Day 6: Jiayuguan, China
Today in Jiayugaun we visit the first pass at the west end of the Great Wall of China, the Jiayuguan Pass. Along with Shanhaiguan, it is one of the largest and most intact passes of the Great Wall. It was an important military fortress and also a vital traffic fort along the Silk Road, the world’s oldest trading route, connecting China with Central Asia and Europe. Standing in the endless desert with rolling mountains as its backdrop, this isolated pass will take you back to the desolation and loneliness of frontier life in ancient times.
After lunch we head for the Overhanging Great Wall, which was constructed in the year of 1539 during the Ming Dynasty (1368-1644). The wall was built in order to support the already existing Jiayuguan Fort which held a key role in the defence mechanism of the area around Jiayuguan. Parts of the wall are steep. Those who make it to the top will enjoy a bird’s eye view of the endless Gobi Desert, sparsely sprinkled with a few oases, and snow-capped mountains in the far distance.
Day 7: Dunhuang, China
This morning we will explorer the vast natural beauty of the Sand Dunes by camel, where we will discover Crescent Lake, hidden amidst the towering sand dunes. It has sustained life in this region for millennia.
In the small oasis city of Dunhuang, we will visit the fascinating Magao Thousand Buddha Cave Complex. This impressive site contains almost 500 grottoes, carved between 700 and 1,700 years ago. Inside we will see an amazing collection of beautiful sculptures and murals depicting the evolution of Buddhist religious art over 1,000 years.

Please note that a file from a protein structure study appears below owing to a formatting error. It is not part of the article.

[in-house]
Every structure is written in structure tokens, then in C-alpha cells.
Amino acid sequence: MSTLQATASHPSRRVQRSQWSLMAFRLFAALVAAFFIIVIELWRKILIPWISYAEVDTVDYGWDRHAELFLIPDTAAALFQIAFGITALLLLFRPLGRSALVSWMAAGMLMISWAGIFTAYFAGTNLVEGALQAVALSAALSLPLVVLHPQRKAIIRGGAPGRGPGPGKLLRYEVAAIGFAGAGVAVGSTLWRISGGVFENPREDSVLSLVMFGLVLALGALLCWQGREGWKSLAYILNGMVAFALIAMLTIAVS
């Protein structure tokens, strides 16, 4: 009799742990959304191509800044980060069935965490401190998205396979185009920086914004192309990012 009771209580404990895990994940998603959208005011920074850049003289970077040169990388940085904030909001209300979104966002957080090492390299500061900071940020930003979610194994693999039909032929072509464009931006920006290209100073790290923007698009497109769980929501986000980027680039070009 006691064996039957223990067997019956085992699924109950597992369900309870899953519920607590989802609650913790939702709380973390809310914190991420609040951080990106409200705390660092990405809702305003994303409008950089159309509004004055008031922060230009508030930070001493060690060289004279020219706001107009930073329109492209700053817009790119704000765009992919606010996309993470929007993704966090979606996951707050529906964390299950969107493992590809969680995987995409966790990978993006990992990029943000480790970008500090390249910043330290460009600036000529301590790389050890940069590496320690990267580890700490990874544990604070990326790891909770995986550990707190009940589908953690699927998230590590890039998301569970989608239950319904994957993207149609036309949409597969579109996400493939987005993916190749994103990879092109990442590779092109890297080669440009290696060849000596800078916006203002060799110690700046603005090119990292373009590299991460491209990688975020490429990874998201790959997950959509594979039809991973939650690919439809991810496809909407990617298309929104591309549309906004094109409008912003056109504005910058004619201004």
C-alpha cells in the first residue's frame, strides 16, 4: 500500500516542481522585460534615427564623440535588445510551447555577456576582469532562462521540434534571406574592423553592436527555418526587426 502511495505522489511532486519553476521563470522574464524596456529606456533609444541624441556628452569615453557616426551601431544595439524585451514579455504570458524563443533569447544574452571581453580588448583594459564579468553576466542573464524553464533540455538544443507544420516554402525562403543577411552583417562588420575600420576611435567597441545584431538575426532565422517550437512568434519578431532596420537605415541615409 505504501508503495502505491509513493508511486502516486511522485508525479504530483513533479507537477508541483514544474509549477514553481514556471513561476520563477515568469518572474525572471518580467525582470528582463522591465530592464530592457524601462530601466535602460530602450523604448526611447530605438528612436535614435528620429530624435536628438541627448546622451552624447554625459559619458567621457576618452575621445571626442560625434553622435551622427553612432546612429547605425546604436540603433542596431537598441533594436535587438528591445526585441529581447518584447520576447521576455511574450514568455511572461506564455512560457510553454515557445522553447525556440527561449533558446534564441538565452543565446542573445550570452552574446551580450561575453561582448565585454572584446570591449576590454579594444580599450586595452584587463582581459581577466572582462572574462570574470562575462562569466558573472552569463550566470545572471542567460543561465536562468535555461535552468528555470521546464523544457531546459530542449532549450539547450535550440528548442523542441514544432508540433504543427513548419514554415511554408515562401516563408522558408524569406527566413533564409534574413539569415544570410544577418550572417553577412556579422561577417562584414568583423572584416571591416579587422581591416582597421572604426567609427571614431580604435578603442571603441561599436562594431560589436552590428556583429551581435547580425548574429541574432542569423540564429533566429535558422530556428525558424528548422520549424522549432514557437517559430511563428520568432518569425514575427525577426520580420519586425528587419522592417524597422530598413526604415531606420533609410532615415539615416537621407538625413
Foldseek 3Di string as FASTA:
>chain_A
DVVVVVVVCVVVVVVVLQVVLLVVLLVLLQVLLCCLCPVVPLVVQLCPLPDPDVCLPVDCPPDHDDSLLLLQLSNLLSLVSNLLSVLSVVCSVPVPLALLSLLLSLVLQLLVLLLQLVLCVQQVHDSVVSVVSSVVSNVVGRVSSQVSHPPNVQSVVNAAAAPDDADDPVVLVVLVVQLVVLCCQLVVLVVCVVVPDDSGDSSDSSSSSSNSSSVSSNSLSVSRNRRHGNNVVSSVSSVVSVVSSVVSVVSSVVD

Day 8: Turpan, China
The Flaming Mountains create a magnificent backdrop for the city of Turpan. First, we will visit the Ancient City of Jiaohe, which is one of the best preserved in China. The ruins of the buildings are divided into temples, civilian dwellings and government offices. Workshops and residential houses in the streets are also still visible. Time here is time spent in a world long disappeared.
In the afternoon, we take a fascinating tour to the world-famous ancient underground irrigation system at Karez that has successfully fed the surrounding orchards and vineyards for centuries. The system is considered one of the three great projects to survive from Imperial China, with the other two being the Great Wall and the Grand Canal.
Then we will visit a Uygur family, where we will enjoy the traditional Uygur ethnic dancing and local snacks, experiencing the real life and culture of the local area.
Day 9: Kashgar, China